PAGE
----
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The Democratic Strategist

Political Strategy for a Permanent Democratic Majority


I think Ed’s post below is essentially right — the results in North Carolina and Indiana changed nothing in terms of actuality.
But yesterday, I watched MSNBC until just after midnight when Tim Russert said, “We now know who the Democratic nominee is gonna be, and no one’s going to dispute it.”
It’s amazing how much that one remark seems to have changed the perceptions of the race.
Perhaps the truth is that the press corps had already quietly come to the conclusion that the math mattered and Obama was going to be the Democratic nominee. Maybe they were just waiting for a word from Russert to validate that thought.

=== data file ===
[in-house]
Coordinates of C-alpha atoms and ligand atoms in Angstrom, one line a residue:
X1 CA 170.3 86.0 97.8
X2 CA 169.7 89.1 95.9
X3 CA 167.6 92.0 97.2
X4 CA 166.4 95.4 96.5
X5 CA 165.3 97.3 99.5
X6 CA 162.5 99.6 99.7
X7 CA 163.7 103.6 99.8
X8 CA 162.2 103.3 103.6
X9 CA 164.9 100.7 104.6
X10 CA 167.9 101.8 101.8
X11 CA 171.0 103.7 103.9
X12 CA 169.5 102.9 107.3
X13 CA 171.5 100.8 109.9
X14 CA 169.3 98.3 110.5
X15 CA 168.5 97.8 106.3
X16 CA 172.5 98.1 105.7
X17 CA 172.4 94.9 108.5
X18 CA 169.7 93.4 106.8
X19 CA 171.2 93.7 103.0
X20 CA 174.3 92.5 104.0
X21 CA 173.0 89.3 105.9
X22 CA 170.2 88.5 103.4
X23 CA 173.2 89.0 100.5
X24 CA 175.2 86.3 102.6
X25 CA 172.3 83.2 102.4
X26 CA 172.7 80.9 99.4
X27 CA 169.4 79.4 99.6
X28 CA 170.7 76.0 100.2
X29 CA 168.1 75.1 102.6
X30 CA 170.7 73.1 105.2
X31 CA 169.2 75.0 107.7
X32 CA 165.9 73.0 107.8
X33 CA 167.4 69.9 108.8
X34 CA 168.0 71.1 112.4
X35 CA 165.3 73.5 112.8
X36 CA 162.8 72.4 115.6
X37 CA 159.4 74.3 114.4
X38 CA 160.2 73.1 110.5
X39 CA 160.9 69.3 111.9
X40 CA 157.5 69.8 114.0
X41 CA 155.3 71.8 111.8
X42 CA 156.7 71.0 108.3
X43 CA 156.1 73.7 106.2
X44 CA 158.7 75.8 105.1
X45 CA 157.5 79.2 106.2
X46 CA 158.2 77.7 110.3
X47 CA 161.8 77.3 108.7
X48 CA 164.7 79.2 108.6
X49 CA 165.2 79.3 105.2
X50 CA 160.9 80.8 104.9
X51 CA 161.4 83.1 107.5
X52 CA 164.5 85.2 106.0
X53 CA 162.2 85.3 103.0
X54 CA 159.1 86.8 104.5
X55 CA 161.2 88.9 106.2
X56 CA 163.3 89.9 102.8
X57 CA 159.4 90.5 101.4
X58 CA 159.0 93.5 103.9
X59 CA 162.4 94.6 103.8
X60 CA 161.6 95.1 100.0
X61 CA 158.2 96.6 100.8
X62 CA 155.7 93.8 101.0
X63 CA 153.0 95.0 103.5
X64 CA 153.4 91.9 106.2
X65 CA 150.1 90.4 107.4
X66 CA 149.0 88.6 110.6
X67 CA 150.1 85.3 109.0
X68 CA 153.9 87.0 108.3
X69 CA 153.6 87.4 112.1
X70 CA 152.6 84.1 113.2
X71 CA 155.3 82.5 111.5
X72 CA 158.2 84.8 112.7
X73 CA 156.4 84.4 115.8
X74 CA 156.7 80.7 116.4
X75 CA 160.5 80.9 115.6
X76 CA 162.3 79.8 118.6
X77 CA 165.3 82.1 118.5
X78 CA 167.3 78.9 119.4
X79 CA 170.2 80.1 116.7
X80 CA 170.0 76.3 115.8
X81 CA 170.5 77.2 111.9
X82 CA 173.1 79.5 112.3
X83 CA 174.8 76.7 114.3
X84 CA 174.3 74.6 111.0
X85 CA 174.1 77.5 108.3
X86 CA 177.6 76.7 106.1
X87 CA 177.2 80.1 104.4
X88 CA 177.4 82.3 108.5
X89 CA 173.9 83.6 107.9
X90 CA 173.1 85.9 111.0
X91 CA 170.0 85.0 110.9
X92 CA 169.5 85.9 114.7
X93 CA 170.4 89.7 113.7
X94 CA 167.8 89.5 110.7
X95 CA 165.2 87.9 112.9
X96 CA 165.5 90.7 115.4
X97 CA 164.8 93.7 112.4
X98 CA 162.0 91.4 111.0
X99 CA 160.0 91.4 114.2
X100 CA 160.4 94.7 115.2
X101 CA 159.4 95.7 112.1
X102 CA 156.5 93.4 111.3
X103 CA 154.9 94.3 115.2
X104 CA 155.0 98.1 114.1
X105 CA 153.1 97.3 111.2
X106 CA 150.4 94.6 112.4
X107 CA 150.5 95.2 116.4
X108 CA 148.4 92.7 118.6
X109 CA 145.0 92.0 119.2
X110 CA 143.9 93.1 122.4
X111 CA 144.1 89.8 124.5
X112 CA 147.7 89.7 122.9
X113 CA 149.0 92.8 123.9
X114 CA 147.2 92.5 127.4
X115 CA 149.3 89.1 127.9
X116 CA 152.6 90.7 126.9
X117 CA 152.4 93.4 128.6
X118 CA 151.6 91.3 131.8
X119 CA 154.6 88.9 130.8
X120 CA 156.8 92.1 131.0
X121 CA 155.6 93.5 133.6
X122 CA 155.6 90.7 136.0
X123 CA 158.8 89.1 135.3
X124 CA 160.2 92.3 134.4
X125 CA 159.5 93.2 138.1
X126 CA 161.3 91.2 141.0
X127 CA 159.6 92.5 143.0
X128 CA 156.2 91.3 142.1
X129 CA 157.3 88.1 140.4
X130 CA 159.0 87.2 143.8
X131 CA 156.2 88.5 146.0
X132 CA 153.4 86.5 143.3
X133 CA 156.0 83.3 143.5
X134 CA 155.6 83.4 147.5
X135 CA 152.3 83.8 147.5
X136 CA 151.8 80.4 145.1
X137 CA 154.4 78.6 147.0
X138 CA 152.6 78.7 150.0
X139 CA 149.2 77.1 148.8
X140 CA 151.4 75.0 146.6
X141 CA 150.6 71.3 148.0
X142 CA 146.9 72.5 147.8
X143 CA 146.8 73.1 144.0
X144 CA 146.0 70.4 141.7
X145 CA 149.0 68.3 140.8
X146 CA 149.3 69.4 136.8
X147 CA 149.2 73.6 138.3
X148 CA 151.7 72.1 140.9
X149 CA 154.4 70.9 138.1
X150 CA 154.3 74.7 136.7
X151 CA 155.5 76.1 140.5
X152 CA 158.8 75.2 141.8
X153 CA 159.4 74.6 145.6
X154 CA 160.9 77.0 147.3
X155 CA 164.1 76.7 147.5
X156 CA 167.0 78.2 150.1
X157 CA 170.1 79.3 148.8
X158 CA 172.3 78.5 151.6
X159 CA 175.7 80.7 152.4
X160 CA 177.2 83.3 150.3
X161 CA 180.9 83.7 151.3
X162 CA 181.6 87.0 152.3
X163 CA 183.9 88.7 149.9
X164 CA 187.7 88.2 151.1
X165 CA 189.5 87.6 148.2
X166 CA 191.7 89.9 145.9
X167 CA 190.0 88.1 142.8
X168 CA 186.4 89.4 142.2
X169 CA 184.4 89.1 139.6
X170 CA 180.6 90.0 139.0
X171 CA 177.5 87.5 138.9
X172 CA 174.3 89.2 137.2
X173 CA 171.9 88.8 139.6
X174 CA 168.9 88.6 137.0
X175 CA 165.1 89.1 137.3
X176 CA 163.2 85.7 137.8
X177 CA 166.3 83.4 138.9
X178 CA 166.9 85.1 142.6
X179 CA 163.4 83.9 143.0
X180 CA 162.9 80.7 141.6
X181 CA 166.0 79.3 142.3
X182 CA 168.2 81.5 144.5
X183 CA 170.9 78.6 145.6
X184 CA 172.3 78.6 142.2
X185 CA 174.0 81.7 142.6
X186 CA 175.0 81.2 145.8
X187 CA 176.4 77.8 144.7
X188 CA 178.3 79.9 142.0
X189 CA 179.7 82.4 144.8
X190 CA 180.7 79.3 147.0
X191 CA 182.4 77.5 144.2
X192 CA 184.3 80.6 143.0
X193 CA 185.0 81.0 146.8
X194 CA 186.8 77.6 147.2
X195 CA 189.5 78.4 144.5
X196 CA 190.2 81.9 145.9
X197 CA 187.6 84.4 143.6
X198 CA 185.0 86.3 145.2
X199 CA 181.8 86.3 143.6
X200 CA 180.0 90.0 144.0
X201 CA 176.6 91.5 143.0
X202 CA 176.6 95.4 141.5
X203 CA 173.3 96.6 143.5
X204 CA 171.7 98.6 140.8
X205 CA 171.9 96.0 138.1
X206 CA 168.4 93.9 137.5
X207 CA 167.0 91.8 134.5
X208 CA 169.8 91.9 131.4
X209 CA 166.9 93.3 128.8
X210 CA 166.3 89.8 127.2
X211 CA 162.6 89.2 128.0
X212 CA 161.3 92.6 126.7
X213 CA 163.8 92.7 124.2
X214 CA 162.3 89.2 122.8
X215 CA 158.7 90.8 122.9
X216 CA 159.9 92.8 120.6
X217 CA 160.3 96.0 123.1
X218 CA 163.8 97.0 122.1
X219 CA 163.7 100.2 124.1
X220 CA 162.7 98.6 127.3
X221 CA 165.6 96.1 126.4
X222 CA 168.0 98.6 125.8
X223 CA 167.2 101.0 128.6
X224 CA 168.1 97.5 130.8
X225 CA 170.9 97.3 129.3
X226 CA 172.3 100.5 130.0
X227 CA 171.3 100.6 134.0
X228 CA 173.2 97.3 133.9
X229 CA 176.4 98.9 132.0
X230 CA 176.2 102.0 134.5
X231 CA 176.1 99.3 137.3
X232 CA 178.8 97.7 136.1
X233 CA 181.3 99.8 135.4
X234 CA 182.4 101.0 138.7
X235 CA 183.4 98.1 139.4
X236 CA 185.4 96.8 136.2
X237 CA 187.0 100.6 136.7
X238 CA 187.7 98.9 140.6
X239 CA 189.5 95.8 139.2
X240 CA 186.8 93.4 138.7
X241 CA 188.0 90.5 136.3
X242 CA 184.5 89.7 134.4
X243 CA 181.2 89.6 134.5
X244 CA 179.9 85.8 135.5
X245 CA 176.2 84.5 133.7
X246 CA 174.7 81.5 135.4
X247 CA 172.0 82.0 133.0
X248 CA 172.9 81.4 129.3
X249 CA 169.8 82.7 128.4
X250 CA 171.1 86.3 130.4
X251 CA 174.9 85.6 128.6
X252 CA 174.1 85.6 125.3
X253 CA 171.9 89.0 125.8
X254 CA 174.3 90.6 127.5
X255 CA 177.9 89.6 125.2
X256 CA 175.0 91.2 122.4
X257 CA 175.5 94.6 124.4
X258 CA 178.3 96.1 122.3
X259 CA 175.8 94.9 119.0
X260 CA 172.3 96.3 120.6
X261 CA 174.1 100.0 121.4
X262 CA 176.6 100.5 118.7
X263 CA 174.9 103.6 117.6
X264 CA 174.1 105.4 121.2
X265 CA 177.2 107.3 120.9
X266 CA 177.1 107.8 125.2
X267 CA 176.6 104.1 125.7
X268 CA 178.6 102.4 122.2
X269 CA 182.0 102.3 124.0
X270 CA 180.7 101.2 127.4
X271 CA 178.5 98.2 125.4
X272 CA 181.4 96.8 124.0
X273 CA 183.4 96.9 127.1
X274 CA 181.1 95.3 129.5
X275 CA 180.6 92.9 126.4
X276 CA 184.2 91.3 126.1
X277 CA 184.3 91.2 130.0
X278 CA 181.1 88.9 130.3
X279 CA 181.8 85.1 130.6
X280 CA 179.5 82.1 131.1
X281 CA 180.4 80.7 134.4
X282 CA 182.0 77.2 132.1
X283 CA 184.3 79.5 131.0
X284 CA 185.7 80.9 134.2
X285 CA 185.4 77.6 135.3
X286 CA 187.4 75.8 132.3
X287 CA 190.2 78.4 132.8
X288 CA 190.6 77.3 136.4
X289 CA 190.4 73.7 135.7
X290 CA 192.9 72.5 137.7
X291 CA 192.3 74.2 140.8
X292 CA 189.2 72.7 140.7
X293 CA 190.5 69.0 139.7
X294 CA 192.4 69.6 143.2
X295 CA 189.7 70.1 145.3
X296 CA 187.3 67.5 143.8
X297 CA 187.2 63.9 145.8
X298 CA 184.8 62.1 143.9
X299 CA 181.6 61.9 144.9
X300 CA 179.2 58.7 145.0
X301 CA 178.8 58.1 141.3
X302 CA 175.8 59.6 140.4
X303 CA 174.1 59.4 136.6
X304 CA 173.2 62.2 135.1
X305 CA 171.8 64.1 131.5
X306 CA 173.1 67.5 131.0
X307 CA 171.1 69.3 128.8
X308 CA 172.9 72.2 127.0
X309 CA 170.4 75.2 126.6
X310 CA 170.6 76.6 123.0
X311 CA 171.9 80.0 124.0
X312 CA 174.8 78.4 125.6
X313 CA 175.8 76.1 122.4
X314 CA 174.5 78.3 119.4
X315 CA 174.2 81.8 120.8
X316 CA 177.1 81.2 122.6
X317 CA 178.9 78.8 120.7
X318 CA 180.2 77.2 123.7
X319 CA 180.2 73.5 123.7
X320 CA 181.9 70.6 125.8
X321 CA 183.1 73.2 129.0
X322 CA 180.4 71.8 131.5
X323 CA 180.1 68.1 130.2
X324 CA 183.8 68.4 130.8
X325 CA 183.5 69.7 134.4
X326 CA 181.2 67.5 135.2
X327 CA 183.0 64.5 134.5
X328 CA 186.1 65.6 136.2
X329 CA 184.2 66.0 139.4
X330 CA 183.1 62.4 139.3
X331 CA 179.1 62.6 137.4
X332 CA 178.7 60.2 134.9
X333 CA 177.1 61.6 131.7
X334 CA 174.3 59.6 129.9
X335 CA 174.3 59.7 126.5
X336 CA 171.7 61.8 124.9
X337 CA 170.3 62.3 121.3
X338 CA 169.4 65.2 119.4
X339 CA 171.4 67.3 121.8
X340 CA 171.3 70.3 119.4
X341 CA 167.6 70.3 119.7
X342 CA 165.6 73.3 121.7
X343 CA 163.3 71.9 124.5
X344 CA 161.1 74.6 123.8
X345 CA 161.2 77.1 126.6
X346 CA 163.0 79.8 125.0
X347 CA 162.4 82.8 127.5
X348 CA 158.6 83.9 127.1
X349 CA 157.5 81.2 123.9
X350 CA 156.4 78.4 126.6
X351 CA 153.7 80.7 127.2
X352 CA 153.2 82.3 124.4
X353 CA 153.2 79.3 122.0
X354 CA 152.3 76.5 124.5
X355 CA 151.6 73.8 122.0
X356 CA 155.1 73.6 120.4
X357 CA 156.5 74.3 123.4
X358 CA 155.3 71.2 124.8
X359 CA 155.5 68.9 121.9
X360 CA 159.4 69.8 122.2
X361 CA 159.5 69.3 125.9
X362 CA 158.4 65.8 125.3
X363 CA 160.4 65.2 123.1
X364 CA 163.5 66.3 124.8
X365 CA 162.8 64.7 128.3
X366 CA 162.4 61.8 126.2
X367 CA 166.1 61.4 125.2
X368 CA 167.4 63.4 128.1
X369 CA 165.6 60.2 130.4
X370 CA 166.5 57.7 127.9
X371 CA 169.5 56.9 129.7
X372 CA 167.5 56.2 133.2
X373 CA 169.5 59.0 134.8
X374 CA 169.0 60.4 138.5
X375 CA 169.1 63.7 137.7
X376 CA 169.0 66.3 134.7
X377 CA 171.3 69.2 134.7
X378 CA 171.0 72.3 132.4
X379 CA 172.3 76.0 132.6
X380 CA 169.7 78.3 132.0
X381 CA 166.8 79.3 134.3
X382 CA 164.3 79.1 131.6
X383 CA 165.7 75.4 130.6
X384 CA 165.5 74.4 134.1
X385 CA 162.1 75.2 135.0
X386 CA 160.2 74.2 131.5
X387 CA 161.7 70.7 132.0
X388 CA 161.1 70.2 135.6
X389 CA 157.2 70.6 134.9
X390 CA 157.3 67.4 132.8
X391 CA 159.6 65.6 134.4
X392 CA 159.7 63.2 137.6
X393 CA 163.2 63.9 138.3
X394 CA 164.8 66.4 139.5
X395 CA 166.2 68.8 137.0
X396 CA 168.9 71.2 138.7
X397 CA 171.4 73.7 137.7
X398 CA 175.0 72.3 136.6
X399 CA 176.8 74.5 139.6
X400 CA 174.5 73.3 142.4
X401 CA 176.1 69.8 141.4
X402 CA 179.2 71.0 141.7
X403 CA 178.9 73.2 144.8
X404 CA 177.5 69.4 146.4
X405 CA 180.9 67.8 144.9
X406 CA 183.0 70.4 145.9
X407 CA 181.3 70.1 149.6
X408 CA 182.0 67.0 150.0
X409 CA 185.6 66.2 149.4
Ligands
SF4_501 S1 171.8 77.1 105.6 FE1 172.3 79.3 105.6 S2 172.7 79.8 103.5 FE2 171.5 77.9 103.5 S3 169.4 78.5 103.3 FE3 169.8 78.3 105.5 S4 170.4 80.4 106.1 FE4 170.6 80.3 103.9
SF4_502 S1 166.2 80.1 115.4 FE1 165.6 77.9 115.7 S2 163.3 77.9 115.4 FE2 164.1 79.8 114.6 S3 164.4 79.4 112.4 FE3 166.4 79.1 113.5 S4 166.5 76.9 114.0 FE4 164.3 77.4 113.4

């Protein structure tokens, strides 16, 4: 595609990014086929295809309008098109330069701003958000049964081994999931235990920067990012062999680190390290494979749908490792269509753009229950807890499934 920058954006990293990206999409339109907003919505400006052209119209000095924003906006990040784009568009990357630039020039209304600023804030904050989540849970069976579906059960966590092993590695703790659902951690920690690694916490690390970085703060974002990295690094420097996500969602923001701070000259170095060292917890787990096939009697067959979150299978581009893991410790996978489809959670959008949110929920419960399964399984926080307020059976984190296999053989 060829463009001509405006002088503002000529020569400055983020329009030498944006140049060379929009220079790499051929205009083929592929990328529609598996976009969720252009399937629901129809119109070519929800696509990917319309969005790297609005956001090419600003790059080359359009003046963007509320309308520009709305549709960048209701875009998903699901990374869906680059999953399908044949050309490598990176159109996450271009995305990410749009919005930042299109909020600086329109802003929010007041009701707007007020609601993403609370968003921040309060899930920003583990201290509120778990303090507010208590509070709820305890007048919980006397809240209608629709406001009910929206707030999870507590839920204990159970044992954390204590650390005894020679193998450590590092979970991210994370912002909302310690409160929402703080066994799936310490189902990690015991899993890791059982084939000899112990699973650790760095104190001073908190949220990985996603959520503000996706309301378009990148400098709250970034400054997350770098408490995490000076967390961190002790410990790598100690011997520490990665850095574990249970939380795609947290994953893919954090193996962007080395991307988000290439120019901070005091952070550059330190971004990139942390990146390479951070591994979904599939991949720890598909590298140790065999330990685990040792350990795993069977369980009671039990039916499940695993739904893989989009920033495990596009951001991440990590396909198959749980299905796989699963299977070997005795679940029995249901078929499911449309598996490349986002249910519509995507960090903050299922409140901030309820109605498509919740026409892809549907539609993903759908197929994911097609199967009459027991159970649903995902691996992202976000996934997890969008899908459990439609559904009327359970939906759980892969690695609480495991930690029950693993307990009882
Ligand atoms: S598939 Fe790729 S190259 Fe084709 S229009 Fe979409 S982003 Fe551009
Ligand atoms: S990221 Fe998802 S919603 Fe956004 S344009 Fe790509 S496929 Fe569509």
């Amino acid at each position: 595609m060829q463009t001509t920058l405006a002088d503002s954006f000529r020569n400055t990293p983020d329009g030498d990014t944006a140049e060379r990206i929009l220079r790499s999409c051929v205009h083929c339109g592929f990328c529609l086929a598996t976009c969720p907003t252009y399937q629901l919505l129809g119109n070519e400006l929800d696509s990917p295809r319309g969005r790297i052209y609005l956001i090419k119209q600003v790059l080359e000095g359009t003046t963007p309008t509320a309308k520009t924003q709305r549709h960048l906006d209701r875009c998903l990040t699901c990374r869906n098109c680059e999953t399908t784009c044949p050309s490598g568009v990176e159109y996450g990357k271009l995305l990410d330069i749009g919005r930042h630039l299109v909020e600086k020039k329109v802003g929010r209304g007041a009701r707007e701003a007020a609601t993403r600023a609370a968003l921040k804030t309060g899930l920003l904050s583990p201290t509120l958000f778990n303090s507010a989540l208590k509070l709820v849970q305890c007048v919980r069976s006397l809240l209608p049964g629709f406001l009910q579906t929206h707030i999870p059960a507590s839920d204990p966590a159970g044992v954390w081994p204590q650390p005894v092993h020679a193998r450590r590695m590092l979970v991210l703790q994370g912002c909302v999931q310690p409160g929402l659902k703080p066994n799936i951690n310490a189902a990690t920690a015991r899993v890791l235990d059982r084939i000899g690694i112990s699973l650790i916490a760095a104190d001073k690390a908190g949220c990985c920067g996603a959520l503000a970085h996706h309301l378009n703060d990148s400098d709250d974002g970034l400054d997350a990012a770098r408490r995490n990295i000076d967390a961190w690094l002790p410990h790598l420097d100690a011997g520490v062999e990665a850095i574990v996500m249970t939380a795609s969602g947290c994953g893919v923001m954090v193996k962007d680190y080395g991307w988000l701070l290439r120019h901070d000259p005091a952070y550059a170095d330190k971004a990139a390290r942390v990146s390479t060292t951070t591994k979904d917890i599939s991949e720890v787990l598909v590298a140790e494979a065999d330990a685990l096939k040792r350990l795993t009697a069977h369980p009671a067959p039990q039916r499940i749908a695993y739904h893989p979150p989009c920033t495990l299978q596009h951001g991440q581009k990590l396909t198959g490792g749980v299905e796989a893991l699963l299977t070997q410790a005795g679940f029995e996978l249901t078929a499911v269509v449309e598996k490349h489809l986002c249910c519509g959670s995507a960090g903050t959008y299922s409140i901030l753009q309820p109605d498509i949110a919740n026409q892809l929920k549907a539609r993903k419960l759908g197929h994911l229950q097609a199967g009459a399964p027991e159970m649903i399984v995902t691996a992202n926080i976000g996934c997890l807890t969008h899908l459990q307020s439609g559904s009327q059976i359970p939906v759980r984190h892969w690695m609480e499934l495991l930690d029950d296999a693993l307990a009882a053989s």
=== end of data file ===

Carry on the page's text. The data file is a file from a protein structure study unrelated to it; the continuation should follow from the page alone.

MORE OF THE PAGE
But for whatever the reason, the narrative has shifted. It now favors Obama, just as the math does.
The next 48 hours will be the test. If Russert’s pronouncement is influential enough to force a bevy of superdelegates to show their cards or switch support from Clinton to Obama, then his words will be a self-fulfilling prophecy. The race will be over.
But then, how does the Obama campaign deal with the twin problems of West Virginia and Kentucky?
Just as demographics favored Obama in North Carolina, the voter makeup in these two states is clearly stacked in Clinton’s favor. Polling paints a pretty bleak picture for the Illinois senator. It’s just a fact that Clinton will likely win Kentucky and West Virginia whether she’s in the race or not.
How awful would it look for the presumptive Democratic nominee to lose these contests to a candidate who isn’t running anymore?
Last night was a good one for Barack Obama, but this race isn’t going to be over until at least May 20th. And honestly, that might be the best possible result.
Update: Maybe the superdelegates are listening. Four have announced their intention to support Obama today, compared to just one for Clinton.

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